Here is the gossip we heard last night at Uber’s Christmas party in London, where it faces an imminent ban
Uber’s Northern and Eastern European general manager, Jamie Heywood. Uber Uber held its annual company holiday party Wednesday night, and Business Insider went along to say hello.Uber faces an imminent ban on operating in London.Insiders at the party don’t think the ban will happen anytime soon.Visit Business Insider’s homepage for more stories.Uber’s London headquarters held…
- Uber held its annual company holiday party Wednesday night, and Business Insider went along to say hello.
- Uber faces an imminent ban on operating in London.
- Insiders at the party don’t think the ban will happen anytime soon.
- Visit Business Insider’s homepage for more stories.
Uber’s London headquarters held its annual company holiday drinks-‘n’-canapes party Wednesday night at the Groucho Club in Soho, and Business Insider went along to say hello.
Needless to say, there was one existential question hanging over the get-together: Will Uber escape the November 25 ruling barring it from operating in the city?
The answer we heard was “yes, probably.”
The ban on Uber operating in London — one of its biggest revenue sources — is set to come into force on or about December 16.
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Here is what Business Insider staffers learned while mingling with management and drinking free Champagne:
- Uber’s legal team is confident it will win an appeal of the ban. The appeal is expected to be filed in a magistrates court within the next few days.
- The appeal will put the ban on hold for months, as the magistrates ruling can also be appealed to higher courts.
- One likely argument Uber will make is that a ban of the entire company from the entire city is a disproportionate response given the “crime”: The ban was imposed because 14 drivers out of 45,000 had falsified their identities. Uber could argue that it might regain its “fit and proper” status by taking measures against those drivers and closing the loophole that allowed their fraud.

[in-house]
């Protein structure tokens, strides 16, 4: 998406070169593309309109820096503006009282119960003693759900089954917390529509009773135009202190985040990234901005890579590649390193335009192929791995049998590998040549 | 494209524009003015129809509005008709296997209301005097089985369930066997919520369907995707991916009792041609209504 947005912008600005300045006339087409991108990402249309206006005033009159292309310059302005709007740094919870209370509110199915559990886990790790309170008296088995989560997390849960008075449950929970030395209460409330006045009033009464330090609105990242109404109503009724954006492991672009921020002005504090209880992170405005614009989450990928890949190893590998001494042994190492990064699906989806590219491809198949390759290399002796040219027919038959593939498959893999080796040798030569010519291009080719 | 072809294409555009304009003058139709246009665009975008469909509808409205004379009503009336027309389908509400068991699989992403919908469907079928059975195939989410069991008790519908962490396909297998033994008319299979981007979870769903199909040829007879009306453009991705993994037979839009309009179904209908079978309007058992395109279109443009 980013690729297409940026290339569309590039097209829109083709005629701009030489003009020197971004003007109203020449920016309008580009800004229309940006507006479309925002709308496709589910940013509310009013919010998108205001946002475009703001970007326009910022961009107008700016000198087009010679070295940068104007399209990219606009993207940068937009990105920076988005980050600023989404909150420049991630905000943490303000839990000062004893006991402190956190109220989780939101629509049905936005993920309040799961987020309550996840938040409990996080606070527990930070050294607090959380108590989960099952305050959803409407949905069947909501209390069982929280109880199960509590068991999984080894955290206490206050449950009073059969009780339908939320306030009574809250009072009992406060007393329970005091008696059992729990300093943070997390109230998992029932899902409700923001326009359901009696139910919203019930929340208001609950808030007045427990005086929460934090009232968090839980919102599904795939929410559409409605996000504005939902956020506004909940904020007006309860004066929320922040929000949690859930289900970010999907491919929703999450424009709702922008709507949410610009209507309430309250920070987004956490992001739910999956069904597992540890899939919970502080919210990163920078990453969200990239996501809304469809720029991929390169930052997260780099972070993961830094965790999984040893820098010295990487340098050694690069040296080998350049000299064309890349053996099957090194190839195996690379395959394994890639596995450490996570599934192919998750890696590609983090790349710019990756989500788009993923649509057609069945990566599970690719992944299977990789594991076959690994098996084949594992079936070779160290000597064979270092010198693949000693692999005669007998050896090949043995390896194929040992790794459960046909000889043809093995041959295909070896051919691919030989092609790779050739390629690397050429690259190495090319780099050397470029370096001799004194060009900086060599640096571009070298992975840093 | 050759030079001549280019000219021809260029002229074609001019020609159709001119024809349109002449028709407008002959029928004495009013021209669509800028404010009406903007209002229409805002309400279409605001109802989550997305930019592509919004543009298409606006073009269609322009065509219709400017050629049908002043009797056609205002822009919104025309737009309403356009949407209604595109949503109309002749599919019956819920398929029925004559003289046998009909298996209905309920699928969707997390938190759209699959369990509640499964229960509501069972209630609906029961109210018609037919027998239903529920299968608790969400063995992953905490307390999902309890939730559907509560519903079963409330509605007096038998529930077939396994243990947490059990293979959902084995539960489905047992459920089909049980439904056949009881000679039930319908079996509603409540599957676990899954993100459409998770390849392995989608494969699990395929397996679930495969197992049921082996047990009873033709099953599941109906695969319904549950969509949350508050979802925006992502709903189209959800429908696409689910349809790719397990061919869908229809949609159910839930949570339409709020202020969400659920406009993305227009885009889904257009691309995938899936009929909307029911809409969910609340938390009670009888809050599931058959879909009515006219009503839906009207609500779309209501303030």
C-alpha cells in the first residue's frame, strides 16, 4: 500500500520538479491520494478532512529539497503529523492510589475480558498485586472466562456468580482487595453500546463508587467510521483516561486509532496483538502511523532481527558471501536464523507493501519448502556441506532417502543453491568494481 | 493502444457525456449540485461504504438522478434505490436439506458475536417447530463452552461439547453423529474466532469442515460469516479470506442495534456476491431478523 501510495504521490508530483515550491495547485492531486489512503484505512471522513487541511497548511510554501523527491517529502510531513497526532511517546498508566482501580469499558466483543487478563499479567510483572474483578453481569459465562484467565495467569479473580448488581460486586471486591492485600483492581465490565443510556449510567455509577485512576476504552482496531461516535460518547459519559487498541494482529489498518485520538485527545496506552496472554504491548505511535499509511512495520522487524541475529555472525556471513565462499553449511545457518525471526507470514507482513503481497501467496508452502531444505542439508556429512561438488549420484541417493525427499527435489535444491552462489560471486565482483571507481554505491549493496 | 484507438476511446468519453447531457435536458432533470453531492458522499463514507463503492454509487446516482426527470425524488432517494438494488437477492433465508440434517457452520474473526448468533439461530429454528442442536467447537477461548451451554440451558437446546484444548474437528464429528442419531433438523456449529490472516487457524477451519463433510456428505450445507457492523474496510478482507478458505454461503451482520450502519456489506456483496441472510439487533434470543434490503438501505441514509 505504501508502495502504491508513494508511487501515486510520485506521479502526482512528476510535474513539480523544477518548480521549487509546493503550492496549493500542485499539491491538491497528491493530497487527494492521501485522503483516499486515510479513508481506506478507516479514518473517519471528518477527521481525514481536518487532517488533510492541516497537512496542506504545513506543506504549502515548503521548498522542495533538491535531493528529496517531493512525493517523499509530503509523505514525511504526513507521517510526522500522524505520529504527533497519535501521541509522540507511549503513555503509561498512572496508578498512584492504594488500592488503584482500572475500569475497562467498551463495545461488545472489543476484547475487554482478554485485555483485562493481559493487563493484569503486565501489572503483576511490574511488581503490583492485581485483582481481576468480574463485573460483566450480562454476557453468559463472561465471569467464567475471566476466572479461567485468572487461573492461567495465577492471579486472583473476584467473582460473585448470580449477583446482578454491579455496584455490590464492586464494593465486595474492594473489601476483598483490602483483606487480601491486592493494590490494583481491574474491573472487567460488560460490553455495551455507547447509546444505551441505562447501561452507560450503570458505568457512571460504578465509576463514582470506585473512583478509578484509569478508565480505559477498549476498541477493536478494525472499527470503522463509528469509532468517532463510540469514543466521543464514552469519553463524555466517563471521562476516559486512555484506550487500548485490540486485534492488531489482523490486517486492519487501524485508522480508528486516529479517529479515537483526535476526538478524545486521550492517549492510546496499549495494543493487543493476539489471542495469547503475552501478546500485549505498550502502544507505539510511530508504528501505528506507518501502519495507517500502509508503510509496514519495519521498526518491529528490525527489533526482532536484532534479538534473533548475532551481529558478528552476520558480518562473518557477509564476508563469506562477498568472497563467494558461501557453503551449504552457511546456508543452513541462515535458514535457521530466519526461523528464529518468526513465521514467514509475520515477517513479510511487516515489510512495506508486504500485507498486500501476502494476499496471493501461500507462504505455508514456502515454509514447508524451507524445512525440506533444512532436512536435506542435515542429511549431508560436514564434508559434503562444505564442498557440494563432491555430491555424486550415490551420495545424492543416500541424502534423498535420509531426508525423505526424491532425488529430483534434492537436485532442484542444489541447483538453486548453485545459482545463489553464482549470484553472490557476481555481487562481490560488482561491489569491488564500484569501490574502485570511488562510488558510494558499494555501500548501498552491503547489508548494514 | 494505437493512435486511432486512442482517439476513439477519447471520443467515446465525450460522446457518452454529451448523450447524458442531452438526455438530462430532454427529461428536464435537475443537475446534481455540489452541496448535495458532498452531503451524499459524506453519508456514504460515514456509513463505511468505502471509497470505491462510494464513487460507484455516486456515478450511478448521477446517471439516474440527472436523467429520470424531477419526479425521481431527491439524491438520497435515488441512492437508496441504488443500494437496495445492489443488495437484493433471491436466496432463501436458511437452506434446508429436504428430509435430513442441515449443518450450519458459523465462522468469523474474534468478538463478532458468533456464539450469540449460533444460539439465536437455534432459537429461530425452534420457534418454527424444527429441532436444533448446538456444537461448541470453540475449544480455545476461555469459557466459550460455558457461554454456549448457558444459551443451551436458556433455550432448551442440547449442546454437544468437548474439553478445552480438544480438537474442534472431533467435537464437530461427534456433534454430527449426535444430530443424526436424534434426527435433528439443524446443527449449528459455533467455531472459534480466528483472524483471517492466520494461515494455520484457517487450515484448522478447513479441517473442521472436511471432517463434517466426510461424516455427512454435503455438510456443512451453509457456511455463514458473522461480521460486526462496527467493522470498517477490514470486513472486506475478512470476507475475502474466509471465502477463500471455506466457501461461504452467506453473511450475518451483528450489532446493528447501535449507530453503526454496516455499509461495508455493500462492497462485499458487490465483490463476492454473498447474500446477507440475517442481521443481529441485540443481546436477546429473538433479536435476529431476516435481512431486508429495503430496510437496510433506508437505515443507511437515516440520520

- Jamie Heywood, the regional general manager for the UK and Europe, appeared unruffled by the ban, even though it pushed Uber stock down 6% on the day it was announced.
- Mayor Sadiq Khan is playing a game, Uber insiders speculate. Khan has to show he is supportive of the driver unions that have campaigned against Uber and helped persuade the transport regulator, Transport for London, to ban the service. But he is up for reelection in 2020 and is probably afraid of a backlash from Uber’s 3.5 million city users if Uber is actually banned. So while Khan officially supports the ban, unofficially he is probably hoping some kind of compromise will allow Uber to continue operating.
- Uber is thus hoping the stars will align behind the idea that a complete ban is an extreme response and that a more graduated approach would be a better solution.
- The prime minister’s senior special adviser, Sheridan Westlake, was in attendance. Last year, the cabinet member Matt Hancock attended. Uber in London has always been politically well-connected to the Conservative Party, as evidenced by …
- … the presence of Uber London comms chief Lottie Dominiczak. She was once named in a ranking of Westminster power couples by Politico. Her husband works for Lynton Crosby’s CTF Partners, the consultancy that has advised the Conservative Party on the election campaigns of the prime ministers David Cameron, Theresa May, and Boris Johnson. She also used to work for the former Conservative Party leader Iain Duncan Smith’s social-policy think tank, the Centre for Social Justice.
- Read more:
- London’s Uber ban shows how much of the company’s business is based on regulatory arbitrage
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